Tanya took a few minutes to absorb all that. The gods are defined by their own people. In the end, that meant all the powers they had, their very existence was defined by the power of faith, which in turn was based in what people believed. Slowly she nodded her understanding.

“So I returned to Blackwater,” Inylene’e continued. “It was there I discovered the true magnitude of Vanima’s ‘blessing’. Luckily no serious damage had been done. I was able to cover up an incident, but because I had started taking the occasional client again, I knew I couldn’t stay. Soon, someone would figure things out and my life would change dramatically — probably for the worse. I didn’t want to stick around and find out.

“Of course, nothing in my life is simple. On my way out I ran into my good friend Captain Harless.”

Tanya blinked. “The pirate?”

“The same. He’s still quite a rascal, but just as handsome as I remember,” Inylene’e said with a mischievous smile that made her look much more like the Fina Tanya remembered. “And sexy. I told him that I was on a new adventure and that I’d be leaving my past behind me. New name, new home and… I might have let slip I was planning to come to Rowyn Port.”

“Might have?”

“Well, I did tell him that and made him repeat the name of this town back to me so I knew he would remember.”

Tanya sighed and rubbed her forehead. So she had that to look forward to…

“Okay, so now I understand why you are here and why you want to be called Inylene’e. Why are you broke? I always thought you did quite well,” Tanya said.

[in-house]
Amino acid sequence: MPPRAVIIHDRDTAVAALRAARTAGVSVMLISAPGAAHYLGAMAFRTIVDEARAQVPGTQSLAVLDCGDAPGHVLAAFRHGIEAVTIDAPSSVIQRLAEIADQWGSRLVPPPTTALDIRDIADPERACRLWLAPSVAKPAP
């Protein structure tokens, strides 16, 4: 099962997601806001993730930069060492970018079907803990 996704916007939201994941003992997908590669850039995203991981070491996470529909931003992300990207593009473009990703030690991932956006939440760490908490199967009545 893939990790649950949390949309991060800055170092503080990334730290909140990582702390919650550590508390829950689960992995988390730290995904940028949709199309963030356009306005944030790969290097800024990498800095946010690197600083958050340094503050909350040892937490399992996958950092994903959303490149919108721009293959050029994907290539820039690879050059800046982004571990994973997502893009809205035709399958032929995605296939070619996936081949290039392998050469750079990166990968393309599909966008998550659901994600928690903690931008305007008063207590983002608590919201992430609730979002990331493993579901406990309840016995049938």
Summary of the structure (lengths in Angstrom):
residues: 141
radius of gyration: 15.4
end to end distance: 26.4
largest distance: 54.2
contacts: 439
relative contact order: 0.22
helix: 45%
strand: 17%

“I did do well and I loved my job. That’s why I would take some clients. But the money I made I mostly put toward a retirement fund for my employees. Anyone who started to feel trapped by the job could cash out, as long as they’d put in an honest effort and some time. The Tower provides for its own, just like the Manor always did, but it’s not cheap to do so. Most of what I had after that I spent on my travels. I used the last of my funds to buy passage here.”

“Do you have a place to stay?” Tanya demanded to know.

“No…”

“You have a room here.”

“But I can’t pay. I’ll be all right, Tanya.”

“Look, you risked your life to cast a spell to heal the world and you did it. I think I can afford to give you a place to sleep for few nights.”

Inylene’e saw the set look in Tanya’s eyes and knew there’d be no argument. “Okay. But I’m going to need to make my own way. I’m not a charity case. Maybe I could help serve tables around here, maybe clean rooms, or I could go entertain travelers down at the docks.”

Tanya thought to herself, No, no and hell no! She was pretty sure she knew what “entertain” meant in Fina-speak and that wasn’t happening if she had any say about it. Inylene’e or whatever she called herself, might not have much pride left and that was understandable. But in Tanya’s opinion, she was too good to be wasted on menial labor or things like selling her body. So she said, “We’ll talk about it.”

“Soon?”

“Soon. For now, you stay here as a guest. No sweeping floors and definitely no ‘entertaining’ my guests in their rooms.”

Inylene’e smiled. “Yes ma’am.” To Inylene’e, Tanya had grown up an awful lot in the last ten years. But to Tanya, Inylene’e was the same Fina as always.